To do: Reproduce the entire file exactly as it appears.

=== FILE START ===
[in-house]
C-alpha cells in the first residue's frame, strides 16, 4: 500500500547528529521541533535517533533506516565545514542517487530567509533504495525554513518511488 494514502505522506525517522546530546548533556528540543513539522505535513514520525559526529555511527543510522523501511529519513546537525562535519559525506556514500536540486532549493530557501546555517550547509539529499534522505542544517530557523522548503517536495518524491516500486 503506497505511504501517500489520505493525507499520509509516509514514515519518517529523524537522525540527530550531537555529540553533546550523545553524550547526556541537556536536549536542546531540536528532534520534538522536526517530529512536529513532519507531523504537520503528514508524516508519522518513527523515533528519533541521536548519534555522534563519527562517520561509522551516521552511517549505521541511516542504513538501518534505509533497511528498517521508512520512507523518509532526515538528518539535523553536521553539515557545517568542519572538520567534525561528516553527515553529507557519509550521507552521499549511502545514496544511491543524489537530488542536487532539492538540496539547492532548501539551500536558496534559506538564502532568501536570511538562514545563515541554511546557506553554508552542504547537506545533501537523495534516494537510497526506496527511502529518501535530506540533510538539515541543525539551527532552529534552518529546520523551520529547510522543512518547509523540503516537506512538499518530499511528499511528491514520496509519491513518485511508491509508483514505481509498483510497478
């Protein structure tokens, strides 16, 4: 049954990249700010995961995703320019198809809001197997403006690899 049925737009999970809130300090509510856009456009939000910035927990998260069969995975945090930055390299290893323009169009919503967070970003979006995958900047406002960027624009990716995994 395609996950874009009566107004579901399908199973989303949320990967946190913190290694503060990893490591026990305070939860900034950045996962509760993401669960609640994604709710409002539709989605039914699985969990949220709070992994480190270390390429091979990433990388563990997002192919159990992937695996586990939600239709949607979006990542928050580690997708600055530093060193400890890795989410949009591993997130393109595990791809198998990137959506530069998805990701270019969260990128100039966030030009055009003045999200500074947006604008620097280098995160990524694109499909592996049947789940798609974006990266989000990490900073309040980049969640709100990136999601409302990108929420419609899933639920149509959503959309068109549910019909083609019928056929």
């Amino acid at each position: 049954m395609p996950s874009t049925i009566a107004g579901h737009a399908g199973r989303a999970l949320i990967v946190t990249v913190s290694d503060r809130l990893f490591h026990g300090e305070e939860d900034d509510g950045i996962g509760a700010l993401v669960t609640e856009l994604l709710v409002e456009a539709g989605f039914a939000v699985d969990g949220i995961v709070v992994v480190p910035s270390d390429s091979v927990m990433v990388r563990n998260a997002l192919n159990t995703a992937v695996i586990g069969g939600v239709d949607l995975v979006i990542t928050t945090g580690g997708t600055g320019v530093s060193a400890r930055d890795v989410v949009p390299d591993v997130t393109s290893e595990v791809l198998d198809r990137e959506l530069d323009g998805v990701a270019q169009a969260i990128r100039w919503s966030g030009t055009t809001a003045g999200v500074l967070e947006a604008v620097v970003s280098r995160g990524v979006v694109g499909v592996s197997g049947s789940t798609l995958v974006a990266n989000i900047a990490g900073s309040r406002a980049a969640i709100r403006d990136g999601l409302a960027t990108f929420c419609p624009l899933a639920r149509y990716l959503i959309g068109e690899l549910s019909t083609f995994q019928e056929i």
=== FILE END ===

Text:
[in-house]
C-alpha cells in the first residue's frame, strides 16, 4: 500500500547528529521541533535517533533506516565545514542517487530567509533504495525554513518511488 494514502505522506525517522546530546548533556528540543513539522505535513514520525559526529555511527543510522523501511529519513546537525562535519559525506556514500536540486532549493530557501546555517550547509539529499534522505542544517530557523522548503517536495518524491516500486 503506497505511504501517500489520505493525507499520509509516509514514515519518517529523524537522525540527530550531537555529540553533546550523545553524550547526556541537556536536549536542546531540536528532534520534538522536526517530529512536529513532519507531523504537520503528514508524516508519522518513527523515533528519533541521536548519534555522534563519527562517520561509522551516521552511517549505521541511516542504513538501518534505509533497511528498517521508512520512507523518509532526515538528518539535523553536521553539515557545517568542519572538520567534525561528516553527515553529507557519509550521507552521499549511502545514496544511491543524489537530488542536487532539492538540496539547492532548501539551500536558496534559506538564502532568501536570511538562514545563515541554511546557506553554508552542504547537506545533501537523495534516494537510497526506496527511502529518501535530506540533510538539515541543525539551527532552529534552518529546520523551520529547510522543512518547509523540503516537506512538499518530499511528499511528491514520496509519491513518485511508491509508483514505481509498483510497478
């Protein structure tokens, strides 16, 4: 049954990249700010995961995703320019198809809001197997403006690899 049925737009999970809130300090509510856009456009939000910035927990998260069969995975945090930055390299290893323009169009919503967070970003979006995958900047406002960027624009990716995994 395609996950874009009566107004579901399908199973989303949320990967946190913190290694503060990893490591026990305070939860900034950045996962509760993401669960609640994604709710409002539709989605039914699985969990949220709070992994480190270390390429091979990433990388563990997002192919159990992937695996586990939600239709949607979006990542928050580690997708600055530093060193400890890795989410949009591993997130393109595990791809198998990137959506530069998805990701270019969260990128100039966030030009055009003045999200500074947006604008620097280098995160990524694109499909592996049947789940798609974006990266989000990490900073309040980049969640709100990136999601409302990108929420419609899933639920149509959503959309068109549910019909083609019928056929």
């Amino acid at each position: 049954m395609p996950s874009t049925i009566a107004g579901h737009a399908g199973r989303a999970l949320i990967v946190t990249v913190s290694d503060r809130l990893f490591h026990g300090e305070e939860d900034d509510g950045i996962g509760a700010l993401v669960t609640e856009l994604l709710v409002e456009a539709g989605f039914a939000v699985d969990g949220i995961v709070v992994v480190p910035s270390d390429s091979v927990m990433v990388r563990n998260a997002l192919n159990t995703a992937v695996i586990g069969g939600v239709d949607l995975v979006i990542t928050t945090g580690g997708t600055g320019v530093s060193a400890r930055d890795v989410v949009p390299d591993v997130t393109s290893e595990v791809l198998d198809r990137e959506l530069d323009g998805v990701a270019q169009a969260i990128r100039w919503s966030g030009t055009t809001a003045g999200v500074l967070e947006a604008v620097v970003s280098r995160g990524v979006v694109g499909v592996s197997g049947s789940t798609l995958v974006a990266n989000i900047a990490g900073s309040r406002a980049a969640i709100r403006d990136g999601l409302a960027t990108f929420c419609p624009l899933a639920r149509y990716l959503i959309g068109e690899l549910s019909t083609f995994q019928e056929i």